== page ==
The Best and Brightest Just Gave Up on Commodities... And I'm More Bullish Than Ever

"Merrill Lynch got OUT of the commodities business in 1998 because they weren't making any money," investing legend Jim Rogers told me over dinner in New Orleans many years ago...

Then, with a twinkle in his eye, he winked and said, "That's the same year I launched my commodity index fund."

The pencil pushers at investment bank Merrill Lynch had done the math – they knew that the main commodity index had lost half its value between 1980 and 1998 – and they threw in the towel.

What happened next?

The Rogers International Commodity Index soared from a starting value of 1,000 in 1998 to a peak near 6,000 a decade later.

Jim Rogers might be the world's most successful investor... In the decade of the 1970s, he delivered a 4,000%-plus return to investors in his hedge fund. Then he retired. (Legend!)

So when Jim told me that story, I took note. And today, something similar is going on.

The best and brightest are getting out of commodities once again. And that means we could be near the start of a major move higher.

Let me explain...

The venerable investment bank Goldman Sachs is giving up on commodities.

Commodity prices have lost two-thirds of their value since their 2008 peak. So the pencil pushers at Goldman have decided there's no money to be made in the commodities business. They're throwing in the towel.

The Wall Street Journal broke the story last month. And the explanation from Goldman on closing its commodity businesses was beautifully simple...

The business uses too much capital for too little profit.

I love it.

It's identical to the lesson I learned from Jim nearly two decades ago.

It's a major shift from one of the world's most powerful investment banks. And it has made me more bullish than ever on commodities...

That's because this landmark decision tells us exactly what the market sentiment is toward commodities today. It's terrible. It would have to be, for Goldman to close down its commodity business. And that tells me that our opportunity is huge.

Goldman has given up on commodities. And it feels like nearly every other investor has, too.

The perception is that commodities are dead... that there's no way to make money in the businesses... that the next boom might not ever come, so it would be better to move on.

As I'm sure you realize, this is great news. It means we're on the edge of a turning point...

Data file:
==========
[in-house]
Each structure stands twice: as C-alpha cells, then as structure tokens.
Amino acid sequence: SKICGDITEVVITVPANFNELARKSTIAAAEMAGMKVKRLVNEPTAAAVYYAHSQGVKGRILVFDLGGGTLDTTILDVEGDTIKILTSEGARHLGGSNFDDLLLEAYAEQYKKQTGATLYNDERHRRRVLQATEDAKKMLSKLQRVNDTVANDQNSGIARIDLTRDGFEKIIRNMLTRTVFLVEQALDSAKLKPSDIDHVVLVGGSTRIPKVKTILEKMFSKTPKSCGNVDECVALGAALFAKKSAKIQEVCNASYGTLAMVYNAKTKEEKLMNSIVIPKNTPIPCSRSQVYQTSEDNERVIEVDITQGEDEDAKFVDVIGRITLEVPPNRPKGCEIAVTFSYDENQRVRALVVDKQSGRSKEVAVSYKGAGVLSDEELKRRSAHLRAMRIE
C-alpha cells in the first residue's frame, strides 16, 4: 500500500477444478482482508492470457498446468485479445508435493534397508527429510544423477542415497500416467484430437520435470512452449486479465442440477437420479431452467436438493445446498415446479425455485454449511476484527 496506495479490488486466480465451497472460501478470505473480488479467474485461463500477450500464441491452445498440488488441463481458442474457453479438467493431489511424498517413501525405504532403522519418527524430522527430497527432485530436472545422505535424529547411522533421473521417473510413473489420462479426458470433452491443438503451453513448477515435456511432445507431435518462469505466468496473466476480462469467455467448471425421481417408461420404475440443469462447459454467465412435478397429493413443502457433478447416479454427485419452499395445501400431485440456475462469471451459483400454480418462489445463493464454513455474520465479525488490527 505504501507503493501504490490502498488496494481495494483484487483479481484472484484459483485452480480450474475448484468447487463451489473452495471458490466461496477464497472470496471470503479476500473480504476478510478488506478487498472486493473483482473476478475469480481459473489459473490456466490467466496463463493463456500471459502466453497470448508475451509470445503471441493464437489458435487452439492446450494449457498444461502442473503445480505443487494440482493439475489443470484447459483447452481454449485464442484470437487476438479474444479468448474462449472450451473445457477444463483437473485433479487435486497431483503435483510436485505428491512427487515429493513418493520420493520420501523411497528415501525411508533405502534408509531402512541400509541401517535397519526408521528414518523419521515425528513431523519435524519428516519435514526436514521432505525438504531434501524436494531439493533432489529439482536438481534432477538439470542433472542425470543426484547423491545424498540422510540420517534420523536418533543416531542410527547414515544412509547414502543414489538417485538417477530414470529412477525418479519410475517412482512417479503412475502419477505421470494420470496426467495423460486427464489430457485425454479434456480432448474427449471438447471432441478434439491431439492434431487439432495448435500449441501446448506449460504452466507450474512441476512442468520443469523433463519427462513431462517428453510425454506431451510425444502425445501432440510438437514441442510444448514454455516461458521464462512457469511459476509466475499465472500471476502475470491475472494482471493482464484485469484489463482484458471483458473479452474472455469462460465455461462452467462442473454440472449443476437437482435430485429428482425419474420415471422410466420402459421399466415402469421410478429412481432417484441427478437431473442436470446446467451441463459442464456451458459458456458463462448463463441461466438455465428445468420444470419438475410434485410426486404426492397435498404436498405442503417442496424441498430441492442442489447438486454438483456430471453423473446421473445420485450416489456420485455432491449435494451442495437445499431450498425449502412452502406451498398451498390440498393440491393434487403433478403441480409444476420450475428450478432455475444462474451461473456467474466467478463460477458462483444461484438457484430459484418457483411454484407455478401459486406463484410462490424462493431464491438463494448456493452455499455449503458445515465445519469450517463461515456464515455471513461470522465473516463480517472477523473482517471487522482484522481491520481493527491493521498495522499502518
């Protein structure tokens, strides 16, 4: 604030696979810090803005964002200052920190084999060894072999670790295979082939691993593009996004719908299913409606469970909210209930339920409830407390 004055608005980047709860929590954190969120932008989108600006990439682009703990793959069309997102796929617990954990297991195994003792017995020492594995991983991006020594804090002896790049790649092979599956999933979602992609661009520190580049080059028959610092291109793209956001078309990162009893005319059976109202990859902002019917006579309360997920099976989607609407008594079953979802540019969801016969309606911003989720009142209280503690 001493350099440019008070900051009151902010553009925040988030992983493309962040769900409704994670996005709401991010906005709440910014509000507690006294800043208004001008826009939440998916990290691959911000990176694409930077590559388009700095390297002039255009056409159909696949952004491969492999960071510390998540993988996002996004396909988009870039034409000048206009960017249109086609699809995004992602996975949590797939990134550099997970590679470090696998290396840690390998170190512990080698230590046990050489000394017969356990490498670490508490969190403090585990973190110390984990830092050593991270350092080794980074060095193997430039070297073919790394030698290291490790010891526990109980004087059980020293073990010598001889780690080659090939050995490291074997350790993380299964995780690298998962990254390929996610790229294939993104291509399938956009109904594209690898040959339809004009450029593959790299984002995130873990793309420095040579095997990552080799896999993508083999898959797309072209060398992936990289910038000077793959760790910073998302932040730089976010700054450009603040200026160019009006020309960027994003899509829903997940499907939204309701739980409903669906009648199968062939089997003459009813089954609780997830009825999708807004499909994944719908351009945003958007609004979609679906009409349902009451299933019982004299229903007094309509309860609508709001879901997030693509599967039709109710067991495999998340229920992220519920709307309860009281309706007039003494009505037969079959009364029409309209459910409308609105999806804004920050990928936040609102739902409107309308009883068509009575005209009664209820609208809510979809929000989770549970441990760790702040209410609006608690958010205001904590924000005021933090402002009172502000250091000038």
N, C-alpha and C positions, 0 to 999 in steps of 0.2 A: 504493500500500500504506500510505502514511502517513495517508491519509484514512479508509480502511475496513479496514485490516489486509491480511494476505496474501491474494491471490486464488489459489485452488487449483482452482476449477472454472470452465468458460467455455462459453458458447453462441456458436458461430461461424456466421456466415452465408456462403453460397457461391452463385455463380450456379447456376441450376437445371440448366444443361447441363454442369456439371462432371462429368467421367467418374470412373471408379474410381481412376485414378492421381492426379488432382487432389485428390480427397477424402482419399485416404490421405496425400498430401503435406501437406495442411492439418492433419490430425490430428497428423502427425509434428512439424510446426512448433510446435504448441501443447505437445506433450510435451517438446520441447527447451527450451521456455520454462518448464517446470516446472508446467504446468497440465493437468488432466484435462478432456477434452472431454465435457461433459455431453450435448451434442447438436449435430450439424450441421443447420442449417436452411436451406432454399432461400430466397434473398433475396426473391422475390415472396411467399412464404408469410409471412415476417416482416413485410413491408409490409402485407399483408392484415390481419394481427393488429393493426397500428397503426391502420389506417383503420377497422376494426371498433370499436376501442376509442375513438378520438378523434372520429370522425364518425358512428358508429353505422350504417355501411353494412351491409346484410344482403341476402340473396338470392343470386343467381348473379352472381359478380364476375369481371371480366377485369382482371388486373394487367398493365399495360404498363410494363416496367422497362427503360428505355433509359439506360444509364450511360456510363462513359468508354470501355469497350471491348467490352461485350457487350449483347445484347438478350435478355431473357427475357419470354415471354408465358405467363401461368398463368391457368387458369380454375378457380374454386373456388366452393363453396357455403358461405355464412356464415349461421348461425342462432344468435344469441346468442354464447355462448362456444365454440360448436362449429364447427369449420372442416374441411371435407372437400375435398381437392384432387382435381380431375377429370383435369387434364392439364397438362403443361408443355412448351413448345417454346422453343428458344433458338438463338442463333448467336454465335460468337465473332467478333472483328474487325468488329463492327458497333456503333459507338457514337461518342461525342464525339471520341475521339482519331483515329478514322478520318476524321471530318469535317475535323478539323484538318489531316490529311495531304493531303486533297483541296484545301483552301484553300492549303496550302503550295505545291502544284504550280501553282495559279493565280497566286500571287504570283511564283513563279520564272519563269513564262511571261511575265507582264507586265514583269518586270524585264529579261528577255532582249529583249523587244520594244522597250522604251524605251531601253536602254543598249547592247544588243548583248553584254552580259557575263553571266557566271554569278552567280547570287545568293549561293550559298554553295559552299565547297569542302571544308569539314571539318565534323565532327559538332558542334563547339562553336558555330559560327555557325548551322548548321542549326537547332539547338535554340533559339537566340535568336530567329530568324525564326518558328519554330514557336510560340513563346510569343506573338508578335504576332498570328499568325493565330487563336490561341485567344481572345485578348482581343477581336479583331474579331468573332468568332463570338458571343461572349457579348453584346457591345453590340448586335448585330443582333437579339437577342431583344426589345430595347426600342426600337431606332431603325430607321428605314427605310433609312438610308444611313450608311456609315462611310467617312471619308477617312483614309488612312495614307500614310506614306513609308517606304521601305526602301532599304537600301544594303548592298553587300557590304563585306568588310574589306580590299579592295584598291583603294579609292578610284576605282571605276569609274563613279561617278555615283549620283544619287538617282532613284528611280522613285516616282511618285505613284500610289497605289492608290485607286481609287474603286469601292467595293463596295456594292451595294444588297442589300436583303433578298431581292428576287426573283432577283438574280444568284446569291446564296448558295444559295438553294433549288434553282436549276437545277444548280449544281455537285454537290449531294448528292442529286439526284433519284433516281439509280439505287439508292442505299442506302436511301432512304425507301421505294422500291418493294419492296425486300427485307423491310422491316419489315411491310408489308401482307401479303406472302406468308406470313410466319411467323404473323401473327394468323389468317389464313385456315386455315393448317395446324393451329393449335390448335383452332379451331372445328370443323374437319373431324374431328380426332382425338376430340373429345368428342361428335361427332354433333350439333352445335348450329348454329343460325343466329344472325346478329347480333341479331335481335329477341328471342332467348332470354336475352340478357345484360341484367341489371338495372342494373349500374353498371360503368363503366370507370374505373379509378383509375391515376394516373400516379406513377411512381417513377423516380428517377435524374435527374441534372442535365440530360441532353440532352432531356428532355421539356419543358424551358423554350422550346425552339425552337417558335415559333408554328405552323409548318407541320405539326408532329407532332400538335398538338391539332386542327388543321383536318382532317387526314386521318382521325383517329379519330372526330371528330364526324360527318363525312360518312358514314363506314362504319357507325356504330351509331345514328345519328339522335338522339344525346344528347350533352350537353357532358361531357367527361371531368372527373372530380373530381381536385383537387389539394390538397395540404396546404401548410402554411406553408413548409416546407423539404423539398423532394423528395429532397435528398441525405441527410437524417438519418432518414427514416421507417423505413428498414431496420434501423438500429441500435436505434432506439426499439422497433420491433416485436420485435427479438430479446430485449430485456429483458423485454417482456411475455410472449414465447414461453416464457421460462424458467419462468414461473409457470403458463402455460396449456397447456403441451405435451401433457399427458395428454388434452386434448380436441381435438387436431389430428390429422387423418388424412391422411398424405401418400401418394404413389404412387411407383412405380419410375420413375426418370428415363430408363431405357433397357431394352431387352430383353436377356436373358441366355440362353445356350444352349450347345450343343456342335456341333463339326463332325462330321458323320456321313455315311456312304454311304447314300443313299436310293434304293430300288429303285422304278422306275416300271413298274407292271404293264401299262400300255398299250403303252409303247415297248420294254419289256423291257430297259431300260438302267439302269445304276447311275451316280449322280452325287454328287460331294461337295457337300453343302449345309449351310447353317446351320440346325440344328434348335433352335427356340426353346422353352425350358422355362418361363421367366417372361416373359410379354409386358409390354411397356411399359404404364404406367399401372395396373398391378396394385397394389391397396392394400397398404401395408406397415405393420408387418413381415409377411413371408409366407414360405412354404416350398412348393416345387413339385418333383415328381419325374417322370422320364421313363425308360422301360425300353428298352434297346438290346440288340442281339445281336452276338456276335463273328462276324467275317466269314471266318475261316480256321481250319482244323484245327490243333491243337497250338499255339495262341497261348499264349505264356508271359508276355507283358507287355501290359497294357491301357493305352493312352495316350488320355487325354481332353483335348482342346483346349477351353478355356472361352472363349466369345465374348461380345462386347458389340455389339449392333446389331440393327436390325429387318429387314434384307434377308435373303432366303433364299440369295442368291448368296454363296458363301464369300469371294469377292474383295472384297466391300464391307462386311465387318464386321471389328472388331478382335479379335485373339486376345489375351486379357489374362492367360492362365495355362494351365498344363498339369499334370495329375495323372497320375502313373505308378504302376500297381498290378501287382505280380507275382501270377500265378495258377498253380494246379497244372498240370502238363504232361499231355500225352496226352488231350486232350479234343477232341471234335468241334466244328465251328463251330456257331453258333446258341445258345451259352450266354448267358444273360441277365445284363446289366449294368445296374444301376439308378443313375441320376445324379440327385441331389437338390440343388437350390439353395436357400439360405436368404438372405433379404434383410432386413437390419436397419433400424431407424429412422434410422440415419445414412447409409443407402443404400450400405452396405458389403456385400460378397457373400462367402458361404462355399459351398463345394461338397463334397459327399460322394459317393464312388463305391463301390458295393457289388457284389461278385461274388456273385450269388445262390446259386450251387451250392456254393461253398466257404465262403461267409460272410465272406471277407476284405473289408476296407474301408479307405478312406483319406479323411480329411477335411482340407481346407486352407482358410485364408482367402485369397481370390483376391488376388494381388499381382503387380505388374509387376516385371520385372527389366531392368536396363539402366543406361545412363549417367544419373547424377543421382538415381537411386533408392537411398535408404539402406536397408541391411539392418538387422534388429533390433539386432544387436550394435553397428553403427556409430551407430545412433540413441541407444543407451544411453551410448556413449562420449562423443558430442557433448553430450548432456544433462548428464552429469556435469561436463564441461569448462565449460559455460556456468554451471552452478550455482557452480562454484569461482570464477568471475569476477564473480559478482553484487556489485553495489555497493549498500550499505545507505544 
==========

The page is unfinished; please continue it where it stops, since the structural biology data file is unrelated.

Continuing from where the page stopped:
This is darn near the best signal we can get that a commodity boom is about to begin.

No one is talking about this... because it's not something you can pin down with a special indicator. It's not derived from a formula. And it's not based on secret relationships in the stock market.

Instead, this move by Goldman tells us how investors really feel. And this time, it reveals an entire industry is about to shift.

That's because this is a "real money" indicator. It's a business decision made by the pencil pushers at Goldman Sachs who are watching Goldman's bottom line... and reining in the institutional investors. These kind of business decisions aren't made lightly – they really mean something.

Sure, you can see negative sentiment when individual investors flee the market. But that's easy to see. They're the small fish. And just a little volatility can shake out Mom and Pop investors.

It's not nearly that simple with institutional investors... or large investment banks like Goldman Sachs. Those folks live for big market swings. It's where they make the most money.

That also means that when these folks begin to turn their backs on an asset, the climate is about as bad as it can get. The pencil pushers have won out over the institutional investors.

When that happens, that means the market is truly "hated." And it's exactly what we're seeing today in the commodities market.

Make no mistake... This is setting up a huge opportunity to make money.

When Merrill Lynch closed down its commodity business in the late '90s after years of underperformance, the company almost perfectly pegged the bottom in commodities.

The decade that followed proved to be one of the best ever for commodity prices. Again, the Rogers International Commodity Index soared from a starting value of 1,000 in 1998 to a peak near 6,000 in 2008 – a fantastic 500% return. And anyone who invested when Merrill pulled out made incredible profits.

Now, Goldman Sachs is doing the same thing. And that makes a long-term commodity bull market, starting now, a real possibility.

It's the kind of setup contrarian investors dream about. And it's here now. I encourage you to take advantage of it.

Good investing,

Steve

Further Reading

"Gold gets the glory," Brett Eversole says. "But does gold deserve this top spot? More specifically, does it deserve it right now?" Other precious metals are also primed to rise this year as commodities soar... And one could actually outperform gold. Learn more here: Another Reason to Love Precious Metals in 2019.

"You won't see it in the headlines. It won't be the talk of your next cocktail party," Brett writes. "No one cares... And that's actually a good thing." Learn more about a recent rare move that's part of a "silent boom" in commodities right here.

Market Notes
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